The fallen diva makes quite an entrance, stumbling through the aisles burdened with a heavy gold lamé womb, desperately seeking a venue and finding no room at the inn.
Her parodic stab at the nativity achieves supreme silliness: no messiah pops out, just inflatable animals to crowd around a Pret A Manger sign.
It is worth the price of admission just to hear her sing.
Everything goes wrong, but the show must go on. When her illustrious special guests all cancel, Meow Meow grabs some pesky orphans carolling outside (Annie Jones, Dusty Bursill, Charlotte Barnard, Riya Mandrawa) to fill in, only to have them upstage her.
Yuletide cliches lurk offstage: flurries of fake snow, a nightmare visitation from Santa Claus, the sound of children. In the spotlight, Meow Meow’s seat-of-the-pants shtick devolves, as disaster continues to strike, into pill-popping hedonism and an encounter with a doppelganger (Michaela Burger) that works in a Scrooge-like revelation.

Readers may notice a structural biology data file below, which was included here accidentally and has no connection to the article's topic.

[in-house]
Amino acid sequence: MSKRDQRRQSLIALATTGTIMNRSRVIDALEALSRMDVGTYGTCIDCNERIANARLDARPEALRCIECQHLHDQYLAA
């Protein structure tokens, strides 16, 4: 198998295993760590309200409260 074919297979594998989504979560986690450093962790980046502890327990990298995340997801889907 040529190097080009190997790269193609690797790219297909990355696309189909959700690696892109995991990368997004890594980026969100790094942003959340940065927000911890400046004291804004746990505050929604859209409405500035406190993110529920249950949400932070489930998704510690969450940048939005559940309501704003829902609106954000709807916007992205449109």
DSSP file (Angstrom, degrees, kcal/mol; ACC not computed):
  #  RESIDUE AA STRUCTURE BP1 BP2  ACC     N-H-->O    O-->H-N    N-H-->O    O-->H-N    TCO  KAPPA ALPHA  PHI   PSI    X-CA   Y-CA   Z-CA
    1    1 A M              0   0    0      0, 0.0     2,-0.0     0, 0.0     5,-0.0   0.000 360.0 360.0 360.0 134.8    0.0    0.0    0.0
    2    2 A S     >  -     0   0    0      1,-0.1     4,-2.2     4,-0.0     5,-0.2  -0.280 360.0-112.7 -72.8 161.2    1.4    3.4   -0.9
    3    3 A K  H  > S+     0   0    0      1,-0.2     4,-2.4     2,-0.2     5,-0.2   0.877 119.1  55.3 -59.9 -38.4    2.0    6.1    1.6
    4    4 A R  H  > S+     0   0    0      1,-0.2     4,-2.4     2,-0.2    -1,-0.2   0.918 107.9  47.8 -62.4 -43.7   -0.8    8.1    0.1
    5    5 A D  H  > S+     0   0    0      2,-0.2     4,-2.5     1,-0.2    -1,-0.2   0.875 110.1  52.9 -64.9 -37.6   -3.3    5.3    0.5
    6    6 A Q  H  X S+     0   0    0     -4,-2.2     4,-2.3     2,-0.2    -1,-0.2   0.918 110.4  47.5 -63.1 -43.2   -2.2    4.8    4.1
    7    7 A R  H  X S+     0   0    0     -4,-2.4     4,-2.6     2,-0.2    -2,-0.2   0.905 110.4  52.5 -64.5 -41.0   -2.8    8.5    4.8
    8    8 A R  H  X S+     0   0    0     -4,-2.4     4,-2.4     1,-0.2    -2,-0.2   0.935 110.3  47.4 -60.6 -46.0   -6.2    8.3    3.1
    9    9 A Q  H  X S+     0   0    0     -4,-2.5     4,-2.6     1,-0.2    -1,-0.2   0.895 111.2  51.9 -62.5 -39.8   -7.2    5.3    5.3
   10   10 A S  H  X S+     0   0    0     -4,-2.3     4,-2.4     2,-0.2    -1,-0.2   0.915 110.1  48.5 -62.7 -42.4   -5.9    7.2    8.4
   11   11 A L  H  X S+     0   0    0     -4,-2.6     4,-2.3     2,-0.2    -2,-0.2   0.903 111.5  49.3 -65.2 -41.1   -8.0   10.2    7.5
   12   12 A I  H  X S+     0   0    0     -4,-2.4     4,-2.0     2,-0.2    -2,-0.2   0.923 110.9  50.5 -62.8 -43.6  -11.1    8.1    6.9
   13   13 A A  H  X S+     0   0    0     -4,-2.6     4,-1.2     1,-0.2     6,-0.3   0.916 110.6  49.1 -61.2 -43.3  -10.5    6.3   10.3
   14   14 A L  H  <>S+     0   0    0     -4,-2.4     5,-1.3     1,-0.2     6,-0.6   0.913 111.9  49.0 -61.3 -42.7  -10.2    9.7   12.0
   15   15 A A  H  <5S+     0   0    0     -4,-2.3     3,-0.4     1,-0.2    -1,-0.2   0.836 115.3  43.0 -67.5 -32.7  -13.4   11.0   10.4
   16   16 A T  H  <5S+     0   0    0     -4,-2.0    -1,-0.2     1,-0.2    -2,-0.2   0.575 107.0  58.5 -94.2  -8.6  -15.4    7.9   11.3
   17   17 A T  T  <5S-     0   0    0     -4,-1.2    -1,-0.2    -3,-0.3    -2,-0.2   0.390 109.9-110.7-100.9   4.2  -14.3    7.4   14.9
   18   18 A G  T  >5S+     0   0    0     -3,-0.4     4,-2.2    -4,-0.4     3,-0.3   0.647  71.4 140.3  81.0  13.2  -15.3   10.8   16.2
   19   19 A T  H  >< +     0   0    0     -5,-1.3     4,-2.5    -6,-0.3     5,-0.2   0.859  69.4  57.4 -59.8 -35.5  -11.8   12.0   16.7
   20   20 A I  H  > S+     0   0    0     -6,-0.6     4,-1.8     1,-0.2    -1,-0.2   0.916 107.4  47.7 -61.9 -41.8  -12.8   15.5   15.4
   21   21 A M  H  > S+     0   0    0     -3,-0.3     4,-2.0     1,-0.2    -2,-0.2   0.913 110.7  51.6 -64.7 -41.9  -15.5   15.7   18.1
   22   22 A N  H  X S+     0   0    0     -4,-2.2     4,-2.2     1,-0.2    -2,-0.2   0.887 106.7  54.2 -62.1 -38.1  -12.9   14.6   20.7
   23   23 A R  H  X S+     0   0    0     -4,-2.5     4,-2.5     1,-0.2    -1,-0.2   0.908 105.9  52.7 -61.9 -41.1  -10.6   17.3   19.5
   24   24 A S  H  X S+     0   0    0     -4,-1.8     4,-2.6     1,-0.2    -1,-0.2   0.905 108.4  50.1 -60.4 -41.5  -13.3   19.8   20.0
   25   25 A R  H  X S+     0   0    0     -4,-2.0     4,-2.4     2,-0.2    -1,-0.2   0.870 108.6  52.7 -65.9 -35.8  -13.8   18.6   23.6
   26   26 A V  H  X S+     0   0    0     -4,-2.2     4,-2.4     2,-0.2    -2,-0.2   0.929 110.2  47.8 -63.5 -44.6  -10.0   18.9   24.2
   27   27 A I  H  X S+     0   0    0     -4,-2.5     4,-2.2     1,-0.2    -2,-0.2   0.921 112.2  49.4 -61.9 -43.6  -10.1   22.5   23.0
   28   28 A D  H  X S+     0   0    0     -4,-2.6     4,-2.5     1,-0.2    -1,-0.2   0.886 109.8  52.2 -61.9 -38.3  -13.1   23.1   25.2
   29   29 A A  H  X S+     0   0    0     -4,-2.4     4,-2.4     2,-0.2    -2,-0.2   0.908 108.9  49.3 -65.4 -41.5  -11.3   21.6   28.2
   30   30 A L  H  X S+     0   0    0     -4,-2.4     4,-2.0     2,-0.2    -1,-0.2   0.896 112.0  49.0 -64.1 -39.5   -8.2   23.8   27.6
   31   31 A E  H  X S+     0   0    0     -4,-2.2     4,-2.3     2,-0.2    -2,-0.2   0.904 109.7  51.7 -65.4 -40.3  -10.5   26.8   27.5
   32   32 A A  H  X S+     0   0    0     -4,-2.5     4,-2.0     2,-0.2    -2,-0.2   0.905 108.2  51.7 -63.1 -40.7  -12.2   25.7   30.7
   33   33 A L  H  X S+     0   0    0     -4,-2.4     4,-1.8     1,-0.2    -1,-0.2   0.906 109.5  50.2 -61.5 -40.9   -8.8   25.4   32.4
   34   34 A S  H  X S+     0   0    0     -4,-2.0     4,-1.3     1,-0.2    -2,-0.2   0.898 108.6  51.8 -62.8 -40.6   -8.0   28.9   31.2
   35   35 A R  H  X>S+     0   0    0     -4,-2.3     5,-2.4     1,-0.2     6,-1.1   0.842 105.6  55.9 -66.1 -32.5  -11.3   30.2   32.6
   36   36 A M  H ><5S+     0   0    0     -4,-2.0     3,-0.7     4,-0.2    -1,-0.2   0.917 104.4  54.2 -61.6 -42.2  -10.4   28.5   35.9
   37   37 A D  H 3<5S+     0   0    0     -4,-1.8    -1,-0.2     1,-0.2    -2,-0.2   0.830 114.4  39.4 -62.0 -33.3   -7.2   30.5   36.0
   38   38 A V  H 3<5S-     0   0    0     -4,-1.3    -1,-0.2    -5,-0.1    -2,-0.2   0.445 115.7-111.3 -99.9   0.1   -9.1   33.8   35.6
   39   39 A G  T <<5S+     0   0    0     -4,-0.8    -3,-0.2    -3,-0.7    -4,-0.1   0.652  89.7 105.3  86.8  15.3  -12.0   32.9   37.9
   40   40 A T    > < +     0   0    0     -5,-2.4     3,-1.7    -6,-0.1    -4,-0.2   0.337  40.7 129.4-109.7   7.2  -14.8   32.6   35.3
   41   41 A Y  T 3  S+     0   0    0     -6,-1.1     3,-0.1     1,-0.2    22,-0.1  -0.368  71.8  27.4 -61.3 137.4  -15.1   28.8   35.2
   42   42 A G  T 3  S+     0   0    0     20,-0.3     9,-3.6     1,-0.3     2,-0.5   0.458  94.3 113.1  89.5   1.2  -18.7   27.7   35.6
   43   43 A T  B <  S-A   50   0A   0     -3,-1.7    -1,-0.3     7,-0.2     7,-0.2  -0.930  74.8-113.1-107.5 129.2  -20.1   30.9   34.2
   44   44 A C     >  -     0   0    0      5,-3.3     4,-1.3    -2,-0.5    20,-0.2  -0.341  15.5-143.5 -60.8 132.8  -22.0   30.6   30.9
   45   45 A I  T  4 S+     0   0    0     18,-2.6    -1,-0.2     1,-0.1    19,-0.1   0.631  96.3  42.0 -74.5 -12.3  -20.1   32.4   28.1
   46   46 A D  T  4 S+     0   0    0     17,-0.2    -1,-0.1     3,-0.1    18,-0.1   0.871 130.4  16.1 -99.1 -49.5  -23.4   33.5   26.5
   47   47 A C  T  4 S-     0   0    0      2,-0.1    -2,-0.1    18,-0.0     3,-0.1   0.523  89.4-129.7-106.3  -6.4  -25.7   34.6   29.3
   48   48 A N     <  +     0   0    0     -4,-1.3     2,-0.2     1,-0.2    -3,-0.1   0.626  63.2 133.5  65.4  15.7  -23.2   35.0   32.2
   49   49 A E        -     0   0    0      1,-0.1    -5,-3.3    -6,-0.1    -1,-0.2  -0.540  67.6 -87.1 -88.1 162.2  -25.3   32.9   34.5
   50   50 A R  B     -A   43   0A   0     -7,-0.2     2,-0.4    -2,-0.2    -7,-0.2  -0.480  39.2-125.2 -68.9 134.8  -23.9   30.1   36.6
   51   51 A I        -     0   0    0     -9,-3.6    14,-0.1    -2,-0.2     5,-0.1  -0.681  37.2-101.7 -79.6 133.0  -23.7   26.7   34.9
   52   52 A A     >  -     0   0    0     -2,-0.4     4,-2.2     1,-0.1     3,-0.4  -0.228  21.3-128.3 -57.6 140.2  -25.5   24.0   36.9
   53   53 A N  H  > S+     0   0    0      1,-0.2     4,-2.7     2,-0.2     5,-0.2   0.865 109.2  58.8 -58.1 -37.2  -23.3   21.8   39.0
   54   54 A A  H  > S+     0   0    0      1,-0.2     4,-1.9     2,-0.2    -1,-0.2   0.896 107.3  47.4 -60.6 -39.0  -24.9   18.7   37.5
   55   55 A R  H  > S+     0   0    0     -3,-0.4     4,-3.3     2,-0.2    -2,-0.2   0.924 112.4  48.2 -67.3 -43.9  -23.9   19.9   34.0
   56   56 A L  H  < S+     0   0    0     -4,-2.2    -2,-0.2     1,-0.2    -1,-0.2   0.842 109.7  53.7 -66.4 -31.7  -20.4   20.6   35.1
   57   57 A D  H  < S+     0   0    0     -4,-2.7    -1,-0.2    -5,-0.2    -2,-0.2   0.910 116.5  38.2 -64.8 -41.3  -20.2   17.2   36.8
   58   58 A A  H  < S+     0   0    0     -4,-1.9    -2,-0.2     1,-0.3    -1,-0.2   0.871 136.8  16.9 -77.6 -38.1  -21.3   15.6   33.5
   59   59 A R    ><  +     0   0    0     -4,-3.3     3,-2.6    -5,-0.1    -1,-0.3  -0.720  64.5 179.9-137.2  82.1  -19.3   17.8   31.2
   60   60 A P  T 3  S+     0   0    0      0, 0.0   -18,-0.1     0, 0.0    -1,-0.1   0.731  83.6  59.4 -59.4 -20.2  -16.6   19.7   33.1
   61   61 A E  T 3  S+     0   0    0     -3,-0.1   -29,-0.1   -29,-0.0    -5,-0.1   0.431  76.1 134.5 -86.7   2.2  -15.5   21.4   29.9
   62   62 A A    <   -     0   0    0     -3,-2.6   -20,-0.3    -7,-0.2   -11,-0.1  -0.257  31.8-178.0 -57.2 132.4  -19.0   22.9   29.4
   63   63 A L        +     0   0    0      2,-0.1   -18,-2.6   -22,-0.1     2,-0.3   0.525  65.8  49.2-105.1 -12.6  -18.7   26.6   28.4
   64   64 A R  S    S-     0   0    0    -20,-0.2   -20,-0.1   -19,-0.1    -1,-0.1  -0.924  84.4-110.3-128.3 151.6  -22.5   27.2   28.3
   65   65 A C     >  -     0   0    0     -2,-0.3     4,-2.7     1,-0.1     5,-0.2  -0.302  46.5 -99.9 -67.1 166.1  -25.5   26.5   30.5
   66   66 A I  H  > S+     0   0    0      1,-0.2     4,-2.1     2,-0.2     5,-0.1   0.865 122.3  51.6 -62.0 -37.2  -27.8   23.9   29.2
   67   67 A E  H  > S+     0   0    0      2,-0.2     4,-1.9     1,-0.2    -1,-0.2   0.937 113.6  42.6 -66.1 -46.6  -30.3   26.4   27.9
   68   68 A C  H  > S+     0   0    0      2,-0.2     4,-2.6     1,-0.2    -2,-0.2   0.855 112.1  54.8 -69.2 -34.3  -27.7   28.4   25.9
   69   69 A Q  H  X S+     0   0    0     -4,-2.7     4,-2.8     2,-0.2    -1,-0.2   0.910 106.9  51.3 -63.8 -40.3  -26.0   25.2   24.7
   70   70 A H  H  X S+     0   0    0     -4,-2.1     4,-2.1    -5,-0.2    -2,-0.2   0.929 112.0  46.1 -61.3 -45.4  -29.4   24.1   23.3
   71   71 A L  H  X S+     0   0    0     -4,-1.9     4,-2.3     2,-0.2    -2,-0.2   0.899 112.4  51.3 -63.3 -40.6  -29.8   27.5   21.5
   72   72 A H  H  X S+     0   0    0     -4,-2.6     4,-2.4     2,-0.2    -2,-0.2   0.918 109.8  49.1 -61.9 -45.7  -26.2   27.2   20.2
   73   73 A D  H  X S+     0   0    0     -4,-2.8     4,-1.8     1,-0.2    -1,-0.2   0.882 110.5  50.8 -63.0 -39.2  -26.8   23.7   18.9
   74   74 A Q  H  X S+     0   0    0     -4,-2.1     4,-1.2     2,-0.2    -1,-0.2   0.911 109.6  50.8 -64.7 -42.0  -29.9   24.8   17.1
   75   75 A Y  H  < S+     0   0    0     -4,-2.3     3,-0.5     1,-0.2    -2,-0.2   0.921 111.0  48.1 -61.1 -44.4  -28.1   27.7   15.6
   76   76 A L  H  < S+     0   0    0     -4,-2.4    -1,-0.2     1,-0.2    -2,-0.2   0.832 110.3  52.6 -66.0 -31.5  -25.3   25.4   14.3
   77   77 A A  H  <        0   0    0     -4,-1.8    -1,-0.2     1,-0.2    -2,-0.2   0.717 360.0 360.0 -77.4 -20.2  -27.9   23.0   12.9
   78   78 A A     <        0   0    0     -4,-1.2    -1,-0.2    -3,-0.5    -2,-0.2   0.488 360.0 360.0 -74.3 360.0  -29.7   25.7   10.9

Finally, a poignant reveal dismantles artifice, reminds us of the reverent joy in traditional Christmas carols, and touches the soul with a rendition of Patty Griffin’s Kite Song, sung with a fragile optimism that lingers in the air as you depart.
You might wish there were more songs, though, and less shtick. The comedy eventually scrabbles its way towards the sublime but can sometimes feel like filler, while Meow Meow’s dark and honeyed voice has always possessed a commanding quality capable of instantly bewitching an auditorium. As chanteuse, she performs in at least four languages, backed (and sometimes comically rivalled) by a versatile three-piece band. It is worth the price of admission just to hear her sing.